On Saturday, Michele and I went to the Cap Breton market. A small bar inside was packed with men talking and drinking a little glass of red while the women shopped; a sign advertised 6 oysters and a glass of wine for 5 Euros. As a treat, I bought us a slab of local foie gras, lecturing the vendor about the cruelty to ducks and geese and how I didn’t approve and was only going to try it this one time. I meant it, too, but did feel that I should try the stuff. We ate it that evening with our aperitif. Hard to say anything but, “Mmmm.” Like velvet, like cream, like … nothing else. Sublime, but at too great a cost to my fellow creatures. I won’t eat it again.
The large Spanish town we went to whose name I forgot was San Sebastian. An expansive sea-front, a lovely old town. We actually did not eat anything there, which was a first.
Michele went off one morning to buy honey, returning with a box filled with all different kinds, different colours from pale yellow to darkest umber: summer heather, acacia, “of the forest,” “all flowers,” heather later in the season. The honey competed with the apricot jam she made in a big copper pot while I was there. Should I spread my bread with thick chunks of luscious apricots or some “all flowers” honey? These are the dilemmas of a French sejour. I was especially grateful for this one, because it was really all French. In Gordes, we spoke a lot of English. Michele lived for awhile in Canada but has lost most of her English, so my whole time there was in French, with a real Frenchwoman cooking and teaching me how things are done. Inspiring.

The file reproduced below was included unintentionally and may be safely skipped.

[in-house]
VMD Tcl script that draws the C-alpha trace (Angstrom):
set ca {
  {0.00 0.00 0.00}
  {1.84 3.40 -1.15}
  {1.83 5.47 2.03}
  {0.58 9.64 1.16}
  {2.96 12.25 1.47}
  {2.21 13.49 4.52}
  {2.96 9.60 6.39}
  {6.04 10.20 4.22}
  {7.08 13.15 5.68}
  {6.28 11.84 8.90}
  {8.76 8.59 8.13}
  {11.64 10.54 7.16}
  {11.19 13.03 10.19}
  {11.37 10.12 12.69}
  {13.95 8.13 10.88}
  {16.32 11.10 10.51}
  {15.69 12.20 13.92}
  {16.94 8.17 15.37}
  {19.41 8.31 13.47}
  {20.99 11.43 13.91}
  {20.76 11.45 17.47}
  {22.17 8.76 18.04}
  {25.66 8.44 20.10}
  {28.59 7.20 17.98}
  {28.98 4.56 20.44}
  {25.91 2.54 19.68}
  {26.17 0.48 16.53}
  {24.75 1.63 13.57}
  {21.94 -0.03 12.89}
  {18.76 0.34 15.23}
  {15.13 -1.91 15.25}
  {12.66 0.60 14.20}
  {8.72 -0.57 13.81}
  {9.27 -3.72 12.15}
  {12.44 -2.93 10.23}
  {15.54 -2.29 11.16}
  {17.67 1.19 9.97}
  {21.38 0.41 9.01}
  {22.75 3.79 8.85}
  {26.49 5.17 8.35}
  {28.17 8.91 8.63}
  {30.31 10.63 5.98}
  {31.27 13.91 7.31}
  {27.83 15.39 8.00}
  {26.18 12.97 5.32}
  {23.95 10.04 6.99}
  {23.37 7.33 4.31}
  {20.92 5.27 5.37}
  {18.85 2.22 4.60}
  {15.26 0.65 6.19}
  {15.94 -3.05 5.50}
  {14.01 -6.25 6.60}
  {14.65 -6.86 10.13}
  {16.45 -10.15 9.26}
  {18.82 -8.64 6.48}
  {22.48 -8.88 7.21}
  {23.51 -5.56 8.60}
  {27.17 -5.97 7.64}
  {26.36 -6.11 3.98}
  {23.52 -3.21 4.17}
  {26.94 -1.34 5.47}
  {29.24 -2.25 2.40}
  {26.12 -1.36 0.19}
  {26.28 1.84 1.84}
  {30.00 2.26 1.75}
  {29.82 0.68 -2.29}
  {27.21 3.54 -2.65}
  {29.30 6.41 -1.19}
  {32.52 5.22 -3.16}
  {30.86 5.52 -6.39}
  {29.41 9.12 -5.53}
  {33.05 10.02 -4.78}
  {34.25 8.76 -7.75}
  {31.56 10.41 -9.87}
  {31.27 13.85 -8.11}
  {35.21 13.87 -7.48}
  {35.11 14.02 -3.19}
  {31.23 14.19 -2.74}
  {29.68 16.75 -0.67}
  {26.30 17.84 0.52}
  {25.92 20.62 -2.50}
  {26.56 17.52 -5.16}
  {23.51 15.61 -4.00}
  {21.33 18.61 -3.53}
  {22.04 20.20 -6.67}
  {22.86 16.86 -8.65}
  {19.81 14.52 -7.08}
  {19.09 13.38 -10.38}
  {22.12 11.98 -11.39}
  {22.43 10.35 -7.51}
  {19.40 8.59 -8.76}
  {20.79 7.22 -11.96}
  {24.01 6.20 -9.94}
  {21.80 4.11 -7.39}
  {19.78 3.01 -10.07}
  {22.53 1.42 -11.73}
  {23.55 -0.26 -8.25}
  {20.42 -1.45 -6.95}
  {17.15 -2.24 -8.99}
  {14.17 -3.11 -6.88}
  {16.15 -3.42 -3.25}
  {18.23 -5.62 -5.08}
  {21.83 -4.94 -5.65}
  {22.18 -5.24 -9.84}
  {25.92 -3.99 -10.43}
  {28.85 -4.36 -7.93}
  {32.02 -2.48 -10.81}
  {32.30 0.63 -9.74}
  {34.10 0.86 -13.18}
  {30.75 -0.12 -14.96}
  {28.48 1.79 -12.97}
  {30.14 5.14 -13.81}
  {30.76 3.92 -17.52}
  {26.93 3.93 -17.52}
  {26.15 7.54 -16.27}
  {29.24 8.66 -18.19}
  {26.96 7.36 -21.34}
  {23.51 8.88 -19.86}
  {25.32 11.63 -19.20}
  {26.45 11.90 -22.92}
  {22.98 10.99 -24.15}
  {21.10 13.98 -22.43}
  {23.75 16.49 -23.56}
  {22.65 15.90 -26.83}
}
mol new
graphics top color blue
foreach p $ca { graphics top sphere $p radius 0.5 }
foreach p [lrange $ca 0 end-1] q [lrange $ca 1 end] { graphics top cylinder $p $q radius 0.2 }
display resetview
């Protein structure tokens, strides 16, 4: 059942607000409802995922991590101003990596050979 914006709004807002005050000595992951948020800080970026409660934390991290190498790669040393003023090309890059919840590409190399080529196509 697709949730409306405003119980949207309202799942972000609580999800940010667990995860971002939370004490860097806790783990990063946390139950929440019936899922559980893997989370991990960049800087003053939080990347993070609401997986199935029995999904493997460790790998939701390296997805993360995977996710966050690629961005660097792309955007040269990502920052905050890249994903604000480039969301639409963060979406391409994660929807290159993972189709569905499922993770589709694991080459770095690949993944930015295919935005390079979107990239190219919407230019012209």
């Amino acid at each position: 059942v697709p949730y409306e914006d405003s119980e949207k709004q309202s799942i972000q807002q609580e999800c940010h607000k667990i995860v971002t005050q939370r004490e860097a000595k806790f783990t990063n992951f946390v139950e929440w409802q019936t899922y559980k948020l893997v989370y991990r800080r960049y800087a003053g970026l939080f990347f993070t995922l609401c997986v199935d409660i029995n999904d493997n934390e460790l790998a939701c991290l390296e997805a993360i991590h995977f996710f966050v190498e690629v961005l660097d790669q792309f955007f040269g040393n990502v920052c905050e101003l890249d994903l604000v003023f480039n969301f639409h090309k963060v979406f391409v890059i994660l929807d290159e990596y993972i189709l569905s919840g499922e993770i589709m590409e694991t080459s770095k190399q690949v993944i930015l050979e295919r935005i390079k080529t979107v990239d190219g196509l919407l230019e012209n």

Her very French grandsons Clement and Damien, at 6 and 4, amazed me as they ate dinner with the grown-ups, our last night a complicated Indian chicken dish with coconut milk and vegetables, mixed with a ratatouille-like dish, all eggplant and onions. My own children would have made vomit noises and sat eating bread; these kids just ate and ate. And then asked for cheese. “Je veux un peu de Reblochon,” said Clement, scooping a bit of the extremely stinky mould-rinded cheese we adults were savouring. “Moi aussi, je veux du Reblochon,” chimed 4-year old Damien, and they both spread it on their tartines and ate with gusto. People say France is changing, but maybe not that much.
On my last morning before taking the train, Michele took me around Bayonne and then insisted we had to have hot chocolate at Chez Cazanov, a tradition for her all her life. Hot chocolate, on a day that was 33 degrees at least? But we went, a lovely old-fashioned café with many mirrors, and out came a frothy mousse atop a cup of dark hot chocolate. The Spaniards value chocolate, Michele told me, and this is made in the Spanish way.
Oh. My. God. I wanted to sit there forever. Dark, grainy yet sweet, rich, thick …
With that taste in my mouth, I got on the train for Montpellier, got off and left my handbag behind. I blame the chocolate.



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About Beth

I began keeping a journal at the age of nine. Nearly fifty years later, I started this online journal, sharing reflections, reviews, updates, and the occasional secret.